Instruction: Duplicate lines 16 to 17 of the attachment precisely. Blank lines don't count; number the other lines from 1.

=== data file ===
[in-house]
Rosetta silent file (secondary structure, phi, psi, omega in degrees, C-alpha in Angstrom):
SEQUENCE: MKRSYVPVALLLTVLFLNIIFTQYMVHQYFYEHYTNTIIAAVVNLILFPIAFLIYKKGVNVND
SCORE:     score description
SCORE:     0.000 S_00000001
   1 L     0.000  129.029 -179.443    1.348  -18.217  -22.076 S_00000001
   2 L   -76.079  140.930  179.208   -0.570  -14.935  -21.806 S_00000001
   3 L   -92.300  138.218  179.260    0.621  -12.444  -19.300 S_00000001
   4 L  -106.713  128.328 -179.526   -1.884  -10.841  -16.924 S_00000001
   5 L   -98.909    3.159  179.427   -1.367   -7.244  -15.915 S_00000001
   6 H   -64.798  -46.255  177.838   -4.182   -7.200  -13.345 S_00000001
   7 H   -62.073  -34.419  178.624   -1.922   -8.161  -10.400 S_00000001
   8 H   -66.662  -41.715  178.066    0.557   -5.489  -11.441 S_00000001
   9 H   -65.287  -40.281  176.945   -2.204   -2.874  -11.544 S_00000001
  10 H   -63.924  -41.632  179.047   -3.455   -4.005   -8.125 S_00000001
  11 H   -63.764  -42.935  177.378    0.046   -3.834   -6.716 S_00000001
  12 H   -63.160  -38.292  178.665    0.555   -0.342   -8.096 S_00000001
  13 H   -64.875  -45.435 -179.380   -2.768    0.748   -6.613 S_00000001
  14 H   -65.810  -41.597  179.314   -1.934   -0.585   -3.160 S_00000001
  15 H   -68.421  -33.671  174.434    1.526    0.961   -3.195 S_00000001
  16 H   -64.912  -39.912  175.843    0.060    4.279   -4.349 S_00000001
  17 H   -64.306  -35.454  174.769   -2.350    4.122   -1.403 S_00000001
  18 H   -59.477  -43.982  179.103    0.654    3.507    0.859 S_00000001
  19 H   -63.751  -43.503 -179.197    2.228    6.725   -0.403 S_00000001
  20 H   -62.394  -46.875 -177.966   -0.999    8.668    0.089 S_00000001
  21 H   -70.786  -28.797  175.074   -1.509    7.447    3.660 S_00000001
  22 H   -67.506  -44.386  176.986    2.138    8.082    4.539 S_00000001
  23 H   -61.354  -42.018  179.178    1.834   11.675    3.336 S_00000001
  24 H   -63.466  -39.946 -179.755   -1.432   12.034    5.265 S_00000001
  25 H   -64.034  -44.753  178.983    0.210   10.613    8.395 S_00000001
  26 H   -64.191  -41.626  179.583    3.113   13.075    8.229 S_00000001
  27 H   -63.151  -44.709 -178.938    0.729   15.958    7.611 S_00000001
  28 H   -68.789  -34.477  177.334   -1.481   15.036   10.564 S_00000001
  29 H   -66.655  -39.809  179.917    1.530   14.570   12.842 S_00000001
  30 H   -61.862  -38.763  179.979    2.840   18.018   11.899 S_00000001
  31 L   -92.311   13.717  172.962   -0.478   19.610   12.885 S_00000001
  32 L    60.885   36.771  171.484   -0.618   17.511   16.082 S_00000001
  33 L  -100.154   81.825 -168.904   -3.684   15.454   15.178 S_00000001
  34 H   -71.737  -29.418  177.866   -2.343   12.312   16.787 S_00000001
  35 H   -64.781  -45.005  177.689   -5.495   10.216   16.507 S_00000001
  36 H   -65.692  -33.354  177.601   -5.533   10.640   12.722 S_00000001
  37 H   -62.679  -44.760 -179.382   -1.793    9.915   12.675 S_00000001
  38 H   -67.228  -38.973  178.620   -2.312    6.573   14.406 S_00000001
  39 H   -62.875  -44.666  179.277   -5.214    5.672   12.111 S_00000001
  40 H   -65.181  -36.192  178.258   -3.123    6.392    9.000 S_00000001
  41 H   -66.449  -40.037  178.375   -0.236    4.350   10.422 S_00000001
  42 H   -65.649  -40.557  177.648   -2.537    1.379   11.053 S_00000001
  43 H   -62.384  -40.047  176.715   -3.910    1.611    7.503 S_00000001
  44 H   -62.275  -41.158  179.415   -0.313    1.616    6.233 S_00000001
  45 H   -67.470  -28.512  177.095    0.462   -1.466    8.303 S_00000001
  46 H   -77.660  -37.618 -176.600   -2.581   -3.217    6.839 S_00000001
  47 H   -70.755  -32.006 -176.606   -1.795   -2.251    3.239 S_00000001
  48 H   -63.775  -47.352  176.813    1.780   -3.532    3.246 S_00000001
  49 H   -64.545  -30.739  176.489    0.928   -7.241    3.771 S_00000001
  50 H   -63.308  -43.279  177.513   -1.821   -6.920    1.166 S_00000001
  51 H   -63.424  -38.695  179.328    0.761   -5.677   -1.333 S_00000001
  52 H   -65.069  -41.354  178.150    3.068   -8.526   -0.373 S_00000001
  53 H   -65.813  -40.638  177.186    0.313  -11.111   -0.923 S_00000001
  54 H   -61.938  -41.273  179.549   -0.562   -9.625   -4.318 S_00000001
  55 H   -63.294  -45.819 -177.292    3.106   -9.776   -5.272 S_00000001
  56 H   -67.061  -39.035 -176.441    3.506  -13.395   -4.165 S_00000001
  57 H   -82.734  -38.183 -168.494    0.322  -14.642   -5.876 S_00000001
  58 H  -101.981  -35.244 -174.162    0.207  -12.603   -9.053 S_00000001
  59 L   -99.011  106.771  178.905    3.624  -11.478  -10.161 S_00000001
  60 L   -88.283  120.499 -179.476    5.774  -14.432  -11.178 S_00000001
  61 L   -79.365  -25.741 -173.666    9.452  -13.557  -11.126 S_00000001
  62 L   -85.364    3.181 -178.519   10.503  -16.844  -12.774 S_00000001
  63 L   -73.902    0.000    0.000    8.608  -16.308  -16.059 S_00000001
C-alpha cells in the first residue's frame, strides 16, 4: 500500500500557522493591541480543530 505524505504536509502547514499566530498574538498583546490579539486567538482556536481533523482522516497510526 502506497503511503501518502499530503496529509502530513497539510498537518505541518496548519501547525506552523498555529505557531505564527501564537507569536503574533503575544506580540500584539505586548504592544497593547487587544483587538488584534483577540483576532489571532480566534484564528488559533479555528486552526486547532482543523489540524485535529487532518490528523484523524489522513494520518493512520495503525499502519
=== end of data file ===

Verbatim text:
  11 H   -63.764  -42.935  177.378    0.046   -3.834   -6.716 S_00000001
  12 H   -63.160  -38.292  178.665    0.555   -0.342   -8.096 S_00000001